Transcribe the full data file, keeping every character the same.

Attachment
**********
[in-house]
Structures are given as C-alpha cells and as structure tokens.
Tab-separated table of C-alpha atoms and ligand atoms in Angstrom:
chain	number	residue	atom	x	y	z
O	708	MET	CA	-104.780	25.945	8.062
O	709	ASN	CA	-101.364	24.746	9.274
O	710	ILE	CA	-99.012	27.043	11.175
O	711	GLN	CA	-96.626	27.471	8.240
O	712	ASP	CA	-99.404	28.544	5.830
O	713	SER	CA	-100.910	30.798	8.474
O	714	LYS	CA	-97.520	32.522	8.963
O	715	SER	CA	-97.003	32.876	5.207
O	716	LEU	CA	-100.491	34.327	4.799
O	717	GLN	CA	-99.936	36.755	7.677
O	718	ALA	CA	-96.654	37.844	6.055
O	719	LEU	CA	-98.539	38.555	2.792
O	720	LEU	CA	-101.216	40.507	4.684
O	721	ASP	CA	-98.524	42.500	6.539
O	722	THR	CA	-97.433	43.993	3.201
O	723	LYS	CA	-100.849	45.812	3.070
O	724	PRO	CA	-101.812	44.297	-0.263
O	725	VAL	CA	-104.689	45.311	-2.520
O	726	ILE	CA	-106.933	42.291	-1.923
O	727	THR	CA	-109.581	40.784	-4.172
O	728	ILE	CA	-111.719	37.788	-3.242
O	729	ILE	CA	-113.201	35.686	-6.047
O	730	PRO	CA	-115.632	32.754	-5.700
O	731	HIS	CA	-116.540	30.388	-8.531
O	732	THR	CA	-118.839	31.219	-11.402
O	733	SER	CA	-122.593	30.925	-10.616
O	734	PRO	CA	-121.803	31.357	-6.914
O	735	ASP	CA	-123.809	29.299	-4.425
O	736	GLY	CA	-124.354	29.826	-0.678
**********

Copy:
[in-house]
Structures are given as C-alpha cells and as structure tokens.
Tab-separated table of C-alpha atoms and ligand atoms in Angstrom:
chain	number	residue	atom	x	y	z
O	708	MET	CA	-104.780	25.945	8.062
O	709	ASN	CA	-101.364	24.746	9.274
O	710	ILE	CA	-99.012	27.043	11.175
O	711	GLN	CA	-96.626	27.471	8.240
O	712	ASP	CA	-99.404	28.544	5.830
O	713	SER	CA	-100.910	30.798	8.474
O	714	LYS	CA	-97.520	32.522	8.963
O	715	SER	CA	-97.003	32.876	5.207
O	716	LEU	CA	-100.491	34.327	4.799
O	717	GLN	CA	-99.936	36.755	7.677
O	718	ALA	CA	-96.654	37.844	6.055
O	719	LEU	CA	-98.539	38.555	2.792
O	720	LEU	CA	-101.216	40.507	4.684
O	721	ASP	CA	-98.524	42.500	6.539
O	722	THR	CA	-97.433	43.993	3.201
O	723	LYS	CA	-100.849	45.812	3.070
O	724	PRO	CA	-101.812	44.297	-0.263
O	725	VAL	CA	-104.689	45.311	-2.520
O	726	ILE	CA	-106.933	42.291	-1.923
O	727	THR	CA	-109.581	40.784	-4.172
O	728	ILE	CA	-111.719	37.788	-3.242
O	729	ILE	CA	-113.201	35.686	-6.047
O	730	PRO	CA	-115.632	32.754	-5.700
O	731	HIS	CA	-116.540	30.388	-8.531
O	732	THR	CA	-118.839	31.219	-11.402
O	733	SER	CA	-122.593	30.925	-10.616
O	734	PRO	CA	-121.803	31.357	-6.914
O	735	ASP	CA	-123.809	29.299	-4.425
O	736	GLY	CA	-124.354	29.826	-0.678